Friday, February 28, 2020

Two out of three ain't bad

Island endemic birds are always a listing problem.  Islands from the South Pacific to the South Atlantic to even the Channel Islands of California have species found nowhere else.  This means vacations to the Caribbean have to include spots like Barbuda to get a warbler, and San Andres Island (Where?) to get the San Andres Vireo...and if they haven't yet, they should.
This brings me to Cozumel, and island I'm not so happy with in general, as the whole seven cruise ships landing at the same time scene is not my scene among others.
I was here last year, I saw some birds, but missed all the had plans
1) Get some sun
2) Avoid Montezuma's revenge
3) not let the duty-free store and the shops get to me
4) Get two birds

Why just two birds?
Cozumel has THREE Endemic birds
the three Cozumel named species
the Cozumel vireo, the Cozumel emerald, AND the Cozumel thrasher, one if I find it, I'll be a hero, or nobody will believe me, and this leads us to why one should go see these birds ASAP.

Unfortunately, there is another problem with island endemics, their propensity to go extinct.  Living in a small place with limited resources can lead to problems should habitats change or a new predator shows up like rats, snakes, and cats, the Cozumel thrasher fits in here, more on that later

After a few hours on a private beach today, Silja and I walked over to the Planetarium to try to dig out at least the vireo.  Like I said, my 2019 visit to this place failed.  We came back to the center of the economy on the island and ran the gauntlet of people selling cigars, renting scooters, selling leather, and everything and started to look for the vireo.  It took a while and even after I found a trail in the hammock, well, sort of a trail, we saw some warblers but then, the vireo showed up and almost let me take a good photo.

It was a cute little vireo, and a lifer bird.
So we  then went back out to the flowers in the parking lot.  I saw a hummer in a tree and then I lost track of it...I looked everywhere and then my wife spotted it.  It was the wrong hummer, a green breasted mango sitting on a nest.  It was a cute bird, though but one I'd seen many many times on Roatan
So we kept at it, until the futility of it all set in.  Silja sat on a curb, I looked five more minutes and then  started to put my camera safely back in my backpack.  I wasn't taking my expensive equipment in full view of all the people in this town, I might not make it back with it all.

A local woman was sweeping the sidewalk and then a young man came rushing at me and then pointed a few feet behind my wife.  I was suspicious, but then I looked in the small palm tree...
A female Cozumel emerald on a nest

That was a lucky find and it left only the Cozumel thrasher, unfortunately, that is a bird that has not been seen since 2007, and now presumed extinct.  No one is totally sure, but the numbers dropped after hurricanes and invasive boa introductions have also been implicated.  This bird may still be out there somewhere, but I never saw anything that even looked like a thrasher.  Two out of three ain't bad to steal a Meatloaf saying.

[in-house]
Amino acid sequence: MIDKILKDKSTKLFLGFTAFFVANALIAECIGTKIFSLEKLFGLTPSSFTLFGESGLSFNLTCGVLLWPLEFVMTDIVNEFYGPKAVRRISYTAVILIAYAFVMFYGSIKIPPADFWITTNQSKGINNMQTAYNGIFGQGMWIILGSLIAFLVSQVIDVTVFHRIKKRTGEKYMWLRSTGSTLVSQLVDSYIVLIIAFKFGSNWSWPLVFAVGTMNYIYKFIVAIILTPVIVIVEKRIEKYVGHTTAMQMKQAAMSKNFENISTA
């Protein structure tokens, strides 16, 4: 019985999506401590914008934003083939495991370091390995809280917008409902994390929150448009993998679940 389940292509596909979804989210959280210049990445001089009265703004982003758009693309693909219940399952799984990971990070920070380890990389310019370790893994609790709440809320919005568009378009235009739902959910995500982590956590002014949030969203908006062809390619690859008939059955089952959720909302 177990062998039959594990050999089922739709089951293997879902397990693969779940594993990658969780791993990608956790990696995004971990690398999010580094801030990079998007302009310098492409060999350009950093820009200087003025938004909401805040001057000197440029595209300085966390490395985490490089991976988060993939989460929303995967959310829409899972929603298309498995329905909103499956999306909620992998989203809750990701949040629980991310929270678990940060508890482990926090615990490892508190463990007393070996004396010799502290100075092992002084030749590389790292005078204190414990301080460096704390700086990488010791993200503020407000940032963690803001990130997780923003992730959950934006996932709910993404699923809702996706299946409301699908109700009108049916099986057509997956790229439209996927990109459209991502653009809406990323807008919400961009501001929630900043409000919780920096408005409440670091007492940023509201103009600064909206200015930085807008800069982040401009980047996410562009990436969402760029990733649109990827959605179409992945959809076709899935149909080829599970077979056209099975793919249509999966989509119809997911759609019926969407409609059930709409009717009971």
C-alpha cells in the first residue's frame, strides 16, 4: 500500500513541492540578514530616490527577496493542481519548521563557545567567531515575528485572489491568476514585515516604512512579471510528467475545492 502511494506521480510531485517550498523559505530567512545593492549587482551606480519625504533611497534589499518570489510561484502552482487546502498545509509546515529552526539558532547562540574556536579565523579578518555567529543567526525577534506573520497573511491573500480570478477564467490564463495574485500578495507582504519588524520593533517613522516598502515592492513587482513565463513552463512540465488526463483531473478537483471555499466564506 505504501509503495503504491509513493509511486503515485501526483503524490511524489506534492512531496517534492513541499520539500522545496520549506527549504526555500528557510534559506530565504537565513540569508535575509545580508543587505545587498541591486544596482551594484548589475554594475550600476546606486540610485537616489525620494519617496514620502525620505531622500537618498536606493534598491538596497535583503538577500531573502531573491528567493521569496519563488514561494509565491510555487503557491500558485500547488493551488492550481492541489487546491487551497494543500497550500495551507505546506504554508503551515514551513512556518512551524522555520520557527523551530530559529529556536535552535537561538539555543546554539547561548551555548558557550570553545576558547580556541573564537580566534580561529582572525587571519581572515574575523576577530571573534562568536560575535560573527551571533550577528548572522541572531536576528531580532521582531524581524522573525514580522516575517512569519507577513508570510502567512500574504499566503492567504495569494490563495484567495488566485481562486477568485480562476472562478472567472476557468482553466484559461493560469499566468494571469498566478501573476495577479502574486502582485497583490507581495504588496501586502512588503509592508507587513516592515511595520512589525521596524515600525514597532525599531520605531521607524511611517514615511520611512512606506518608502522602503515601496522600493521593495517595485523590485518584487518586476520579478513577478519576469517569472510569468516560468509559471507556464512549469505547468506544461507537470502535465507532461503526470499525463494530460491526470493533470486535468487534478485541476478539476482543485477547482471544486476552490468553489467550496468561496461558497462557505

Cozumel...?  Now I won't have to come back, so it is all good news, well except for the poor thrasher....


Friday, February 21, 2020

Studying the Historical records of Birds

Art History meets birding, archaeology meets ornithology.  In 1902, Paul Gauguin painted Le Sorcier d' Hiva Oa, (Maquessan Man in a red cape).  I have always been a fan of Gauguin but I had never seen this painting that hangs in a museum in Belgium.  Gauguin painted this while he lived on Hiva Oa and then a year later he died and was buried on this minimally consequential island in the Marquesas.  This painting's importance transcends art, it transcends a lot and what we know about species and what "scientists" have reported or what is found in books.  
        Sometimes something odd is the important thing on a work of art.  Others see the color, the depiction of native life, the bigger meaning, and a select few only see birds.  Located in the lower left of the painting (viewer's right) is a depiction of a dog killing a bird, and not just any bird, a bird scientists had only a fossil record of and thought extinct as much as 600 years before white man had even visited this lonely South Pacific Island.  It is a  bird Gauguin would never have even read about because the fossils hadn't been found in 1902.
        Yet somehow Gauguin saw one, and even more amazingly, he painted it, he painted a bird not "discovered" until well after his death in 1903 but still described by islanders.  How could that be?
         Porphyrio paepae the Marquesas swamphen, is a thought extinct flightless bird similar to the many rails that populate isolated islands all over the world from the Galapagos to Mauritius to the Atlantic, it seems a flightless rail pair found themselves on just about any isolated piece of land and started a new population which evolved into a new species.  How and why did this happen on Hiva Oa?  The story is incomplete and will probably always remain so.
         I saw a Gough moorhen in the South Atlantic and scientists don't agree how this bird may have repopulated Tristan da Cunha after the bird was extirpated on that island a hundred years ago and suddenly reemerged fifty years later.  The answer there is that it must have been reintroduced by islanders of course because how else could it?  Eventhough the local population on Tristan disagrees.
        Gauguin painting a picture of a bird no white man had seen on the island he died and was buried on is one thing but is there more?  Are there any other reports?
        By chance, I am reading a copy of Fatu-Hiva, back to nature we bought at a Monastery that was liquidatingThis is the somewhat incredible and amazing tale of Thor Heyerdahl's first epic adventure to an island to do an experiment in becoming Adam and Eve.  How he convinced a 17 year old woman to do this before he had even dated her, is also amazing, but I digress.  Thor Heyerdahl is my inspiration and the best explorer of the 20th Century IMHO.  Later, he would sail Kon-tiki in an even crazier tale, but one in which he got his inspiration by what else he saw on Hiva Oa, statues and stone carving of things that don't occur in the South Pacific, including large cats and huge crocodile resembling lizards.  He pondered where the artists had seen their subjects and unlike everyone else in academia, he turned towards the east and South America.